June 10, 2010


What are you looking at? (Luke Cyphers, June 14, 2010, ESPN The Magazine)

What's strange in Dempsey's case is that observers across the pond think he has absolutely nothing to answer for. British fans, coaches and media -- indeed soccer experts across Europe -- hold him in high regard. That's even more true after last year's Confederations Cup in South Africa, when Dempsey was named the tournament's third-best player, behind Brazilian superstars Kaká and Luís Fabiano.

Dempsey's stock kept soaring this past March. Just a week after returning from a two-month layoff to rehab a knee injury, he scored a wonder goal that propelled Fulham past legendary Italian club Juventus and into the quarterfinal of the Europa League, part of a run to the final that capped the greatest season in the Cottagers' 131-year history.

It may have been the greatest goal ever scored by an American in Europe. Funny thing is, it was Dempsey's second-most-important score for the club since he joined in 2007. His first Premiership goal, in a 1-0 victory in the season finale against Liverpool, saved Fulham's spot in the top league and earned the club some $60 million. "It was good for my first goal to mean so much," says Dempsey, who came to Fulham from MLS' New England Revolution on a $5 million transfer. "I paid back the club for my transfer fee. I wasn't in debt to them."

Come to think of it, Dempsey's almost always been money, whether playing for his club or his country. He was the only U.S. goal-scorer in the 2006 World Cup. In the Confederations Cup, he scored the crucial final goal in a 3-0 victory over Egypt that put the U.S. through to the semifinal. The next match, against Spain, a shocking 2-0 victory over the then-No. 1 team in the world, saw Dempsey assisting on Jozy Altidore's opening goal. Then he netted the backbreaking second goal, sneaking around noted defender Sergio Ramos, leaving the Real Madrid star in disbelief and the Spaniards' record-tying 35-match unbeaten streak in tatters. In the final against Brazil, Dempsey scored on a stylish sliding finish worthy of his opponents in the 3-2 loss.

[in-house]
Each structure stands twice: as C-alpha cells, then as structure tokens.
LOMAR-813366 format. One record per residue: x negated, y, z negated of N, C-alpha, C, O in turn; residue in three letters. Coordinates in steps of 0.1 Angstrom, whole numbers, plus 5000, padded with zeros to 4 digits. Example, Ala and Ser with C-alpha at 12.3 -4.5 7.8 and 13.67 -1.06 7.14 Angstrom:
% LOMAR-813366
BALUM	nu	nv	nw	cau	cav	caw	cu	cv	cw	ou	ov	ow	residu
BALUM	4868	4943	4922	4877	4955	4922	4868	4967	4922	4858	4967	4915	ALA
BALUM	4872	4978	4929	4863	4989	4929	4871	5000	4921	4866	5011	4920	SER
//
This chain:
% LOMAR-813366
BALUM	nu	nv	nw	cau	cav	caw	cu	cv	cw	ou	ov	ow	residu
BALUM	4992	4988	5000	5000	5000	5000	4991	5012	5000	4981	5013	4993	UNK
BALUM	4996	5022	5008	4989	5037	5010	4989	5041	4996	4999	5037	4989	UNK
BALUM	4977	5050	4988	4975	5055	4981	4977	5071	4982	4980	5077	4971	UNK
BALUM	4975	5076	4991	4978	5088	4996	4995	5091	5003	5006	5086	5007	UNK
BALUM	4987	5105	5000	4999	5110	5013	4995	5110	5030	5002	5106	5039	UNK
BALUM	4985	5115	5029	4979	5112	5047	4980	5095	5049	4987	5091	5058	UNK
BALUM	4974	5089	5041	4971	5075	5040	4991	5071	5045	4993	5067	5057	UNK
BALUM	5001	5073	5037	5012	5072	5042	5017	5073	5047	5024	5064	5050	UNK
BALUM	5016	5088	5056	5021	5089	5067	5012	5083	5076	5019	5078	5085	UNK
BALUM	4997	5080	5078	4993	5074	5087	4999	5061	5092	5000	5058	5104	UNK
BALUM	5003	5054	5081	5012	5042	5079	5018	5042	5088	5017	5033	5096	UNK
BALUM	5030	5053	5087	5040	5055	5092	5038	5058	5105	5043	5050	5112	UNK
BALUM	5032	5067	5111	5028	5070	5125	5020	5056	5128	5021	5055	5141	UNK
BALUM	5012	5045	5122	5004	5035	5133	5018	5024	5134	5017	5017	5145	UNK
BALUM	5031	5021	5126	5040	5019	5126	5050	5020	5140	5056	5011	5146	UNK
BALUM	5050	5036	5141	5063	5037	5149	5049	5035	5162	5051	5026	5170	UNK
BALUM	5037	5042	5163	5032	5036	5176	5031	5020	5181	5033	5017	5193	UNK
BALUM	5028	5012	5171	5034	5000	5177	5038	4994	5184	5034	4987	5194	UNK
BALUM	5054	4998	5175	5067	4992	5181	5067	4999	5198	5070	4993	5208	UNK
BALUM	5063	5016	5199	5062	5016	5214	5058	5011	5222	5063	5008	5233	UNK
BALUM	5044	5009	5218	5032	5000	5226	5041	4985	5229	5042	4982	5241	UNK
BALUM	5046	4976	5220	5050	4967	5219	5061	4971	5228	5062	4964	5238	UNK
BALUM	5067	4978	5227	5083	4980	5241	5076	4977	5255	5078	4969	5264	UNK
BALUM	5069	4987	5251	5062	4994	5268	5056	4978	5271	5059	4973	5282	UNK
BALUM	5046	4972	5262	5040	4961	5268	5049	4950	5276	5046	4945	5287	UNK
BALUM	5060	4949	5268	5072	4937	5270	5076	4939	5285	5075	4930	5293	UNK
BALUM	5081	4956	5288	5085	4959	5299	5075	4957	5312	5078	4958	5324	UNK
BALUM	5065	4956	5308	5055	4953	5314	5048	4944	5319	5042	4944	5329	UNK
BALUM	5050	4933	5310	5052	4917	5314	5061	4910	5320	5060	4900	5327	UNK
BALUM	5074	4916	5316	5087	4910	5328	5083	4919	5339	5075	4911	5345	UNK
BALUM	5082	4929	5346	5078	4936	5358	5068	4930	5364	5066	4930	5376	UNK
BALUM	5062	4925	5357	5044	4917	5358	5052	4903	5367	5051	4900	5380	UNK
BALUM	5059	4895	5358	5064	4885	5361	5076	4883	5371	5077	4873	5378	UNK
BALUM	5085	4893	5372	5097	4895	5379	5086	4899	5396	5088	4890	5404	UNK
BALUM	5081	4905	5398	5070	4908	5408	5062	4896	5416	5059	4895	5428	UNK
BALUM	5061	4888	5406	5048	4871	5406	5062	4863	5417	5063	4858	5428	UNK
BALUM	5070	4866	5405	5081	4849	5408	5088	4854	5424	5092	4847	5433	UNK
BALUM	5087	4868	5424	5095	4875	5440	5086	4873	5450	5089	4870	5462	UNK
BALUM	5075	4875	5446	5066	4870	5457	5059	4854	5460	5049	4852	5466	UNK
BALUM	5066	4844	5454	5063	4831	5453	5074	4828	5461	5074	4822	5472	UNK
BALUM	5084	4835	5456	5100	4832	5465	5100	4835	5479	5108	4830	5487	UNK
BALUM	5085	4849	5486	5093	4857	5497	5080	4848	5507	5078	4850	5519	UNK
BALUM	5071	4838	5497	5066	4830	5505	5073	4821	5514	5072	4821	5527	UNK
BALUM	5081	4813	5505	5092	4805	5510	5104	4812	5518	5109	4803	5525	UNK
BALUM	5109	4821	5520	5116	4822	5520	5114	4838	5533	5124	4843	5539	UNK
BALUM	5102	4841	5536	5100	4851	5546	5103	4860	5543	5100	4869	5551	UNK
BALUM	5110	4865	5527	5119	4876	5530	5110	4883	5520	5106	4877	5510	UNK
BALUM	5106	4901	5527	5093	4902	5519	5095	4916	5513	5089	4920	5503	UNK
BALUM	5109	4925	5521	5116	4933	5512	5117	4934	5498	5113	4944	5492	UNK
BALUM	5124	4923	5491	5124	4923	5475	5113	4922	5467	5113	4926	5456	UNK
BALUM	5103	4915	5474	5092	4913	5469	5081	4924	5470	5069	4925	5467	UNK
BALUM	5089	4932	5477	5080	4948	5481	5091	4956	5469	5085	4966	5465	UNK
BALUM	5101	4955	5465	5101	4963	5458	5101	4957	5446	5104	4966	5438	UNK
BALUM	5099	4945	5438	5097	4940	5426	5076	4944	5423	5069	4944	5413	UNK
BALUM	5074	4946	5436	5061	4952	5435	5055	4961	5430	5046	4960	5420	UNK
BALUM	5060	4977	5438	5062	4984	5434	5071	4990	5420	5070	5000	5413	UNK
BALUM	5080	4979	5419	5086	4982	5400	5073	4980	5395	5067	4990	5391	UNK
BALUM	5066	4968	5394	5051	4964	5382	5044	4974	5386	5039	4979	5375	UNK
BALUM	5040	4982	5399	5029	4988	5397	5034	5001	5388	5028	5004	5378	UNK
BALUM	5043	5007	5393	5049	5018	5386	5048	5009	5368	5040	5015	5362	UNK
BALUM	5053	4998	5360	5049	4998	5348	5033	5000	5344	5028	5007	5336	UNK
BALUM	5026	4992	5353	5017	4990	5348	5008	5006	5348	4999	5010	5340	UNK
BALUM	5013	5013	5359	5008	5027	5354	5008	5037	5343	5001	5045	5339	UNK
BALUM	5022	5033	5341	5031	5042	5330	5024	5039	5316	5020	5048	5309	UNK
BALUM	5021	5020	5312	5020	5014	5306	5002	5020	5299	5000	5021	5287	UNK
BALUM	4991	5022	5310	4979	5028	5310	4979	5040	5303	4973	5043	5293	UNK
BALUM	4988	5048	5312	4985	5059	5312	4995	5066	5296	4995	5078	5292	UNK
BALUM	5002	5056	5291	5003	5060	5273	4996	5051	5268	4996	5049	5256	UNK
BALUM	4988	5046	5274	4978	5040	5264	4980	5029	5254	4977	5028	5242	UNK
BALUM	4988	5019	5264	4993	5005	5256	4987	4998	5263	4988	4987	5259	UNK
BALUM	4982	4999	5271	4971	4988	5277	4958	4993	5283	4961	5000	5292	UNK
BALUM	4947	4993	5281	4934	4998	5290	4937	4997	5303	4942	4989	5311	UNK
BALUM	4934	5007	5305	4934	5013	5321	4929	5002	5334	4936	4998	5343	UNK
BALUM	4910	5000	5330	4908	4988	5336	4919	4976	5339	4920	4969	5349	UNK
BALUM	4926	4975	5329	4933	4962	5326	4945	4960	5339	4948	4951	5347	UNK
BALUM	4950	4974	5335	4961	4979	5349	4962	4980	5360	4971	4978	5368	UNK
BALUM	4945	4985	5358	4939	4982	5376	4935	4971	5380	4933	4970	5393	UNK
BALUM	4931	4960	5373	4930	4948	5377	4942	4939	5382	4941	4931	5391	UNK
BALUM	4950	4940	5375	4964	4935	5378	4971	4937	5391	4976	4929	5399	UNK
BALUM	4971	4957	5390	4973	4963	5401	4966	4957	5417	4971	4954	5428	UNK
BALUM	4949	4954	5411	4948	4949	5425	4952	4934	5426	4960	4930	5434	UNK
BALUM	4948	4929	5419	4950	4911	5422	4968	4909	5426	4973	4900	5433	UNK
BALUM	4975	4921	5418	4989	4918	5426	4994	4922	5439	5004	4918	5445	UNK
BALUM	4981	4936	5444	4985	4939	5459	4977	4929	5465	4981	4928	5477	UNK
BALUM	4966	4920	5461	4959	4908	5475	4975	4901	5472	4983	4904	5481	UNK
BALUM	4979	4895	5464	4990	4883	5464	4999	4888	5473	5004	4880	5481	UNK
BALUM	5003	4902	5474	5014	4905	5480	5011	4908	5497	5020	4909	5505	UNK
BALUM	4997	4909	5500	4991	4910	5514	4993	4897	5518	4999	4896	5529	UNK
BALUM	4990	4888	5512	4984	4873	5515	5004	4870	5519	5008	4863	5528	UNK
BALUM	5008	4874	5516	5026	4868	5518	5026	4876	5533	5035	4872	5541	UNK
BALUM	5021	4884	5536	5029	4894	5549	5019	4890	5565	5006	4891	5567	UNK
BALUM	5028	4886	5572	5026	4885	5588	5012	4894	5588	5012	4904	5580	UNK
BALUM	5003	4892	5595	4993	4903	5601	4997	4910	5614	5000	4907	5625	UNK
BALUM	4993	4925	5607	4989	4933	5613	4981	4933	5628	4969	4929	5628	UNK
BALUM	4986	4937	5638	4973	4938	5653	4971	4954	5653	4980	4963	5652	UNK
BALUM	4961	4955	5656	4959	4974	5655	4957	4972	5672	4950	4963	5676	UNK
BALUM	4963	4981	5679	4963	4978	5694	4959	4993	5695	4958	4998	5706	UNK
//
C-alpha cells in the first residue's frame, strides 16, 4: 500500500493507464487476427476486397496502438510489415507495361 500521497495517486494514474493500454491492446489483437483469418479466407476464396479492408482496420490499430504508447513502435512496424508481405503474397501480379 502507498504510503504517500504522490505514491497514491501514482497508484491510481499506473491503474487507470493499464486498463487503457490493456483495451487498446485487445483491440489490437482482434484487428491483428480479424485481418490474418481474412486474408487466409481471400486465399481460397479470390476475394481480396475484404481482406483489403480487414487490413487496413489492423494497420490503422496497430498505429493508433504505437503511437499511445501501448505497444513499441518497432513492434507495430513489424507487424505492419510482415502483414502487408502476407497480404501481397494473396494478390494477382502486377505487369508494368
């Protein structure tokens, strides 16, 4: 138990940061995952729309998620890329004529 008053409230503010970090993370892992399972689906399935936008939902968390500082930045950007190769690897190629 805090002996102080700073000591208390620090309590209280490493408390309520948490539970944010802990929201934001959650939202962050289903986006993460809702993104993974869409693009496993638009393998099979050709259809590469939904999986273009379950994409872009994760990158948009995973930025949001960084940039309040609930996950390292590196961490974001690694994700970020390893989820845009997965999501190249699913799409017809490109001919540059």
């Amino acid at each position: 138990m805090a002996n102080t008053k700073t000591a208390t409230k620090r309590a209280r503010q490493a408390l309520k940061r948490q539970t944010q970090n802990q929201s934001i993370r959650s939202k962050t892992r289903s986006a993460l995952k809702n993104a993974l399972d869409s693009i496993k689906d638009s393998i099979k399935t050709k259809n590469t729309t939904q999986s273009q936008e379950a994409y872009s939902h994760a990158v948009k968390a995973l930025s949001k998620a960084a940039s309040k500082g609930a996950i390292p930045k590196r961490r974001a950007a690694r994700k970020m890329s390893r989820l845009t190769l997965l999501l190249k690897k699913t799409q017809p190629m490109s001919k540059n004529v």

His remarkable run didn't end in South Africa.Last September, during a tough World Cup qualifying stretch for the U.S., Dempsey scored a crucial equalizer in a 2-1 win against El Salvador, then helped set up Ricardo Clark's goal in a 1-0 road victory over Trinidad and Tobago. "I pride myself," he says, "on stepping up on big occasions."

And yet, a consistent chorus of media and fans continues to dress him down. In that Trinidad match, ESPN analyst John Harkes said Dempsey looked tired, even sick. Dempsey heard similar critiques during the Confederations Cup, especially after the U.S. lost its first two matches, to Italy and Brazil, and he hadn't scored in either. "People who aren't educated about the game are going to take whatever a commentator has to say as the complete truth," he says. "And that's not always the case. That's just their opinion."

But while Americans were busy lambasting him, the FIFA Technical Study Group, a selection of noted coaches and statistical analysts who critiqued every player in the Confederations Cup, lauded Dempsey's play -- singling out his effort by rewarding him with the Bronze Ball trophy. The irony is not lost on the player. "I was top three in the whole tournament in distance covered," he says. "You can question my effectiveness, but you can't question my heart and my effort."